As to that, the next few days will tell us. The Lib Dems have a real chance to raise themselves up, or to cast themselves down forever. Let's hope they realise it.

8 May 2010 at 13:35  
Blogger Lakester91 said...

Put perfectly YG. If Cameron had made a pre-election deal with UKIP to have them not stand in areas where euro-sceptic Conservatives were standing, then he'd have won the election.

8 May 2010 at 13:40  
Blogger Jared Gaites said...

His Grace is correct in that this has all the makings of a Shakespearian tragedy. There will have to be another election soon; I predict it, forecast it, announce that the reality of it is most certain because for the simple reason that this will most certainly end in madness.

Madness of power, like a flesh-eating virus devouring its way through the body of a once great nation: An example to the rest of the world now liquefied and putrid like the body of an Ebola victim.

8 May 2010 at 13:57  
Blogger Johnny Rottenborough said...

I cannot understand Cameron’s frantic desire to burden himself and his party with the appalling problems we face. Christopher Booker pointed out recently that our debt is rising by nearly half a billion pounds every day; by 2014, every household will be paying £3,000 a year just to cover the interest on the debt.

As Brown is the sitting Prime Minister, it is his responsibility to make whatever arrangement is necessary to allow government to continue, either as a minority administration or with LibDem support. The mess is Brown’s. Let him clear it up, and if the LibDems fall into the ordure as well, so much the better. The Tories are better off out of it and should stay there.

8 May 2010 at 14:21  
Blogger Jared Gaites said...

What needs to be considered is the Lord Ashcrofts of this world who have just attempted to purchase a government and failed. Their arses must be twitching over this weird LibDem alliance. But a minority government will find its self in trouble quite soon and they know this.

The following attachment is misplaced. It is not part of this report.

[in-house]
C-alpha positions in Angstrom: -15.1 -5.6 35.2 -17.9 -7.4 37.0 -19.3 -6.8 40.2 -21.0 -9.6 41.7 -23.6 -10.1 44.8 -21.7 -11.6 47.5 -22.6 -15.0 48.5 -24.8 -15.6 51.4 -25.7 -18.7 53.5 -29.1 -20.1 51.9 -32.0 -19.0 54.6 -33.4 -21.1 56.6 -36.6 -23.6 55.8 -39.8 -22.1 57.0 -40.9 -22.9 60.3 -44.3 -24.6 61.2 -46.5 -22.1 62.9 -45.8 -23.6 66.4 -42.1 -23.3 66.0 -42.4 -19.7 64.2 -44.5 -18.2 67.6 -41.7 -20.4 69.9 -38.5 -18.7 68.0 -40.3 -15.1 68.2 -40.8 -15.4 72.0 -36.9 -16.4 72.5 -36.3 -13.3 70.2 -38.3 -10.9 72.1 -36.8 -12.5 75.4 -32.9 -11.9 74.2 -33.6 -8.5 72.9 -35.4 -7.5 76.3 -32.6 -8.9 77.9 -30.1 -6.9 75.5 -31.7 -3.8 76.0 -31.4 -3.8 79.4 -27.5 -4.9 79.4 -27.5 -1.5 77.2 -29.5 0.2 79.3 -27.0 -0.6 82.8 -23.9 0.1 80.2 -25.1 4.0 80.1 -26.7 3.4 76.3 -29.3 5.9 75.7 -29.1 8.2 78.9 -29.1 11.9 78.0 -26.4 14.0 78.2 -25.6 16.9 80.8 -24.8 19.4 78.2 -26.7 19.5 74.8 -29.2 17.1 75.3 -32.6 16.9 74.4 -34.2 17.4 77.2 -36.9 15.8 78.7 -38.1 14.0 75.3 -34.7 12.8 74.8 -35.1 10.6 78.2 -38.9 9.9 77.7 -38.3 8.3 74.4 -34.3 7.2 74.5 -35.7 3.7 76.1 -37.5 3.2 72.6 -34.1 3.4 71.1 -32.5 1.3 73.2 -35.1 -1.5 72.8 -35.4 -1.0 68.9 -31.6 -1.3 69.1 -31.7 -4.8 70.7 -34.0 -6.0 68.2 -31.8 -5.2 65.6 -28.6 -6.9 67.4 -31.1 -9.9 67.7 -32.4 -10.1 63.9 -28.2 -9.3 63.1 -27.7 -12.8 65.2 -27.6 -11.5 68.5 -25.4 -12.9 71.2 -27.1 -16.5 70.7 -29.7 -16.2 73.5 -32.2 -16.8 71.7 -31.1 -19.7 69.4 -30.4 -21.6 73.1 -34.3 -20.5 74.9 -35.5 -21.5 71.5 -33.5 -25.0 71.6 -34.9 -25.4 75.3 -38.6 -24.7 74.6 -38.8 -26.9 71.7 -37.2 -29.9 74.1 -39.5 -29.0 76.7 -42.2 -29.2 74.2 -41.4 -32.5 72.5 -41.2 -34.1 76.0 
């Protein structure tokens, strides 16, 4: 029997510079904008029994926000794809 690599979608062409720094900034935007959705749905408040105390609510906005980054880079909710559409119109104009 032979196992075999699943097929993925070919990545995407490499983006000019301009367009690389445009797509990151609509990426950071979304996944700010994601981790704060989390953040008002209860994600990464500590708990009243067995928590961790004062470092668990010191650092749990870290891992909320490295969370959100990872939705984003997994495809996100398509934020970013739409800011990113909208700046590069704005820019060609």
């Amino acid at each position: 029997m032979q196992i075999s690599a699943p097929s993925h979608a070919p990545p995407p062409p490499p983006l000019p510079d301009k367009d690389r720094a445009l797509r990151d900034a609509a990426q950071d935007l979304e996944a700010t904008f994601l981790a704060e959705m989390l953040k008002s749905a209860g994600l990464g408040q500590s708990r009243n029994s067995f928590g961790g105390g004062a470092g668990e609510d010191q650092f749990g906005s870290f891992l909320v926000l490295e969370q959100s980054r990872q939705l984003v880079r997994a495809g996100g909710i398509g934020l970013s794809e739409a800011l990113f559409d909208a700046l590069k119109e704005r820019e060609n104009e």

They must also realise that it looks all rather gloomy and desperate for a Tory majority to ever again work out in our present political climate. Even so, given the weak chance of a Tory majority to ever happen again, I would still wager that the Tory financiers would still be happy to try another election rather than face the possibility of paying tax like the rest of us.

Madness I tell you, the madness of power and money.

8 May 2010 at 14:29  
Anonymous Truthseeker said...

I can already see cracks occuring within the Conservatives. Some blogs are supporting a lib/con pact some arn't. Things arn't looking good.

8 May 2010 at 14:41  
Blogger Jared Gaites said...

Your Grace

Given that more people didn't vote than what voted Conservative, I have come to the conclusion that there are a lot of wankers that vote also.

8 May 2010 at 14:52  
Blogger Dreadnaught said...

It's time to put Party preference aside and for the three leaders to act as they did first thing yesterday and put the Country first.

We are in deep shit. The situation is as serious as the financial situation during WW2.

Lets have a coalition from all three main players and prioritise a course of action that will stop us from going the way of Greece. If the world looses confidence in sterling we will be in the same situation only we won't get bailed out by the Euro nations.

PR, immigration, education, the NHS etc will become side-shows if the economy fails. We need to face the cuts that will hurt everyone with a strength of unity and purpose - then get back to our favourite toys.

8 May 2010 at 14:56  
Blogger John R said...

@Dreadnaught - you really think anyone would volunteer to power-share with Brown The Unhinged?

If what was being said earlier today is true about the phone call Clegg had with him last night, someone needs to increase the dosage on his meds!

8 May 2010 at 15:18  
Blogger Dreadnaught said...

As I said - you have to put your toys down and play like grown-ups.

8 May 2010 at 16:04  
Blogger Sue said...